CMBR - loss of photon energy?

1. Apr 23, 2012

jnorman

the photons emitted during the big bang, now detected as the CMBR, have been red-shifted by a very large degree due to the expansion of the universe since the BB, resulting in much lower photon energy now than when the photons were first emitted. (i hope i have that correct.)

since there is a law of conservation of energy, where did the original energy of the CMBR photons go?

2. Apr 23, 2012

Khashishi

3. Apr 23, 2012

Chronos

The usual answer is global energy conservation is not required by GR, which is technically correct, but, rather unsatisfying. An adventurerous soul might suggest the missing energy goes into the gravitational field, which is plausible, but, rather confusing. GR is tricky because it really has no firm definition of energy - or even mass for that matter.

4. Apr 23, 2012

Whovian

Or a really adventurous soul (namely me) might suggest that that energy is known as Dark Energy. :)

5. Apr 23, 2012

mathman

Very unlikely.

6. Apr 23, 2012

Whovian

Exactly why I used "really adventurous." I doubt it, too.

7. Apr 24, 2012

mrspeedybob

8. Apr 24, 2012

haruspex

I'm not sure it's that complicated.
Consider a light source receding from you rapidly. You see it red-shifted.
You also see the light source accelerating away from you (conservation of momentum).
So the photons appear to you to have done work accelerating the source.

9. Apr 25, 2012

Whovian

But that relies on the two energies being EXACTLY the same. Say two objects are the same distance away from you. One's a couple billion times as bright as a GRB (just as a reference, i doubt such things exist), and the other hardly emits or reflects light at all. By your argument, the star should shoot away from you, and the other object should verrrrrrrrrrrrrrrrrrrrrry slowly.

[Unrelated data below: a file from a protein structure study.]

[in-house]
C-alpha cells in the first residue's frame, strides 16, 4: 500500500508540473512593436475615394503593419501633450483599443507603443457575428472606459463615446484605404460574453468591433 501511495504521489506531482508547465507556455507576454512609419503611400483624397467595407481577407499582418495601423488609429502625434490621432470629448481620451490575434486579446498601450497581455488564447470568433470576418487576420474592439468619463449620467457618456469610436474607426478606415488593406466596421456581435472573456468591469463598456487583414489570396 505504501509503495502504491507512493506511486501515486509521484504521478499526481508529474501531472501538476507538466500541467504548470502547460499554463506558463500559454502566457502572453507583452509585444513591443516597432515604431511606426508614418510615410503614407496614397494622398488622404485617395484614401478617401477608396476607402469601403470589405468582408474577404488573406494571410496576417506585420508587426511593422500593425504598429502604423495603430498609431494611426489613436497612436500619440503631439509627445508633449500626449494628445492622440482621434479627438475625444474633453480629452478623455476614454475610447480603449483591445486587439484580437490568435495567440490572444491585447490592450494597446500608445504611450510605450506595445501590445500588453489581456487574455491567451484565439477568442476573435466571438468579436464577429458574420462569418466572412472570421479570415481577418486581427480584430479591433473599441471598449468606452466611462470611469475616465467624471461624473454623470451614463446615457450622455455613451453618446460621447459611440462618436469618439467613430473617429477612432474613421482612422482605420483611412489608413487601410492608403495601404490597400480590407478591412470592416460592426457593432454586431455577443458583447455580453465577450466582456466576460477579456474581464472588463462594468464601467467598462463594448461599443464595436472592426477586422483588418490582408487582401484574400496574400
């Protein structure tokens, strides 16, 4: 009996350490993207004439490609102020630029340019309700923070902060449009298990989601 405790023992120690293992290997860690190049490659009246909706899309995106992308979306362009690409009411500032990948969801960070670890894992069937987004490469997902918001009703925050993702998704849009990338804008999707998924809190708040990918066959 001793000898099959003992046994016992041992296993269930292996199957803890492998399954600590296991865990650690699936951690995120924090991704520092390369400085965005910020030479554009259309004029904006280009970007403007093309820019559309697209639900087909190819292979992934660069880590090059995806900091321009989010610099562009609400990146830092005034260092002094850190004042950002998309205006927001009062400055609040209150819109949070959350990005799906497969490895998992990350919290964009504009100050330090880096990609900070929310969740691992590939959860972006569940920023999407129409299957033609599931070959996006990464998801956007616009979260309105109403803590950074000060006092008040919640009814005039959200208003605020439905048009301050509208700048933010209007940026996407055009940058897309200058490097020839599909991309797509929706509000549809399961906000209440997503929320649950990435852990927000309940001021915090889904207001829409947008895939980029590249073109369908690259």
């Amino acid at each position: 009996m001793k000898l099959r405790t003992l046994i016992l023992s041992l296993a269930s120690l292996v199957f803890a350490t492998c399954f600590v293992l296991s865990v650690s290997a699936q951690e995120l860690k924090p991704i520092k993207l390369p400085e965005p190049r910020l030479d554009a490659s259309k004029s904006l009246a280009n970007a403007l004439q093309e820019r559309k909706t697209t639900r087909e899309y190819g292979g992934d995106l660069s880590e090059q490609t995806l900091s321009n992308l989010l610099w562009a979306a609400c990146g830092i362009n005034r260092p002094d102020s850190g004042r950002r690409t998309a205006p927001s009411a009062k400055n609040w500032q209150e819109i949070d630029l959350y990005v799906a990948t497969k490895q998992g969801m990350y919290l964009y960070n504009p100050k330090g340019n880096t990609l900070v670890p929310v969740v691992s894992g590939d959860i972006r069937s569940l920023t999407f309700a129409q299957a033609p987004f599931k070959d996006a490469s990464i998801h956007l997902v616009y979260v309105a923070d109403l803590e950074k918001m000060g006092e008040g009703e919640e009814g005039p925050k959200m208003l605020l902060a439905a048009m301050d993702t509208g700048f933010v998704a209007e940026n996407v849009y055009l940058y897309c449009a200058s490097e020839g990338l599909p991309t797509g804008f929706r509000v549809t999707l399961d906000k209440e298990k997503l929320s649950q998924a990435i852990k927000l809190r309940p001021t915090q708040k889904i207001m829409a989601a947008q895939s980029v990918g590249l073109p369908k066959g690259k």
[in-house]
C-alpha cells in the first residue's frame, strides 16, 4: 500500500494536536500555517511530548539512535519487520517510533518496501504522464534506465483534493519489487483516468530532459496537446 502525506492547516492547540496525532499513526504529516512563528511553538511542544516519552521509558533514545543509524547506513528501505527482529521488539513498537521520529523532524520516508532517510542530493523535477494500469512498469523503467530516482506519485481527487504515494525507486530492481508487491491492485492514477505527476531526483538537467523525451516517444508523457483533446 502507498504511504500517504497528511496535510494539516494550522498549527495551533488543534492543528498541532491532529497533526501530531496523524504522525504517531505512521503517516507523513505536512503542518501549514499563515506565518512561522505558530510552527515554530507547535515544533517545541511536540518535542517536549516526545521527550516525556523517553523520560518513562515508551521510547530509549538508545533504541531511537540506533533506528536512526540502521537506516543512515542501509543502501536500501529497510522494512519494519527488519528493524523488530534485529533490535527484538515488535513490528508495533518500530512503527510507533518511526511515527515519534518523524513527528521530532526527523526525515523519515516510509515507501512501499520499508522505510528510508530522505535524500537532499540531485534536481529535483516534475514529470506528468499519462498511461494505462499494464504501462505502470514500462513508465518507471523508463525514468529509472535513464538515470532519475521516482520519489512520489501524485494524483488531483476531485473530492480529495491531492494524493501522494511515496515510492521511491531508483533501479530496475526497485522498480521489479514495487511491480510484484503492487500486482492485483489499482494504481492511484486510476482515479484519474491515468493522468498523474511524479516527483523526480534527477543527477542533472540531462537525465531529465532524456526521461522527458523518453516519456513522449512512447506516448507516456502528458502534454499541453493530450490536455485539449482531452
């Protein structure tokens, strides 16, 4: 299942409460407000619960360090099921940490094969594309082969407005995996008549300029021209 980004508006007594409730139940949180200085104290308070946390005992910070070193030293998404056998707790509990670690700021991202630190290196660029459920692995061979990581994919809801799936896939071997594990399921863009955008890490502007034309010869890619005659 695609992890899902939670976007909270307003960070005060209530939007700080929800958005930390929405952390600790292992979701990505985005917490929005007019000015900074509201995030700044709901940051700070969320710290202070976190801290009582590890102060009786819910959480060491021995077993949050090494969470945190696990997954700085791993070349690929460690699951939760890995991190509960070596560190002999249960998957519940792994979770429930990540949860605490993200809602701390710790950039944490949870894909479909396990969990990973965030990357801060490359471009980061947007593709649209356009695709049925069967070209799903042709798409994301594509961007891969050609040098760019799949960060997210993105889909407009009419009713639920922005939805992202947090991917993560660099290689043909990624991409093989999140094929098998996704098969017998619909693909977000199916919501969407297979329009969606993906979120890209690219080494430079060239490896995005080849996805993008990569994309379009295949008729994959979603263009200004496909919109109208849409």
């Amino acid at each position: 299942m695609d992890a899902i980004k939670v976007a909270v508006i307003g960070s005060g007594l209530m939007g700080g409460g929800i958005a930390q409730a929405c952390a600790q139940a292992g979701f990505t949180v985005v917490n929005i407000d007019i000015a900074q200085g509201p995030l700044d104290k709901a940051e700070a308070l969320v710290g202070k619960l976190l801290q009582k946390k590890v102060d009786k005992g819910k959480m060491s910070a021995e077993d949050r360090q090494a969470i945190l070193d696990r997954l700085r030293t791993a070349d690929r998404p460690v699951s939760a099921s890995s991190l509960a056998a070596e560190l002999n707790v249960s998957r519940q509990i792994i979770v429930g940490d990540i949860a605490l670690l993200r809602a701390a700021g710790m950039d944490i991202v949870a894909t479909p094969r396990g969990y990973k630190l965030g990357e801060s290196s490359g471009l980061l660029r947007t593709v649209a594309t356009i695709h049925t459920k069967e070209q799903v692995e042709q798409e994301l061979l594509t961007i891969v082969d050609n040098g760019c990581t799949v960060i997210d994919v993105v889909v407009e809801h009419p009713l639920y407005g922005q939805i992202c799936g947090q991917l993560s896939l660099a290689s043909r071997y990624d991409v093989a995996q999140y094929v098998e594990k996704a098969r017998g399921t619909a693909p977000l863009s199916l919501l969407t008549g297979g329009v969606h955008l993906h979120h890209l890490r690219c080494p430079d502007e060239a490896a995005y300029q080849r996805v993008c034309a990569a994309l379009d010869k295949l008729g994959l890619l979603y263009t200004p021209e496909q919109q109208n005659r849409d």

Also note that the objects are not truly moving away from us in a way that requires conservation of energy to give some sort of energy supply to allow them to move away, it's simply the space between us and them is expanding.

10. Apr 26, 2012

haruspex

You're reading far too much into what I wrote. I'm not claiming the photons' momenta are responsible for the whole or even much of the object's speed. Indeed, a star is likely sending similar flux in all directions.

Let's take a simple model. A mirror mass m is moving away at from you speed v and you bounce a photon off it. The photon had frequency f when it left you, momentum p.
Impulse on mirror = 2p (well, slightly less because the mirror sees it as redshifted, but it'll do for now). Δv = 2p/m.
Mirror's KE, as seen by you, is approx. mv^2/2. (These need not be relativistic speeds, so I'll leave the exact calculation to you ;-). Increase in KE = mvΔv = 2pv.
Returning photon's redshift z = 2v/c = Δf/f.
Change in photon energy = hΔf = 2vhf/c = 2pv.

So in this case the loss of energy in the photon matches the gain in KE of the mirror.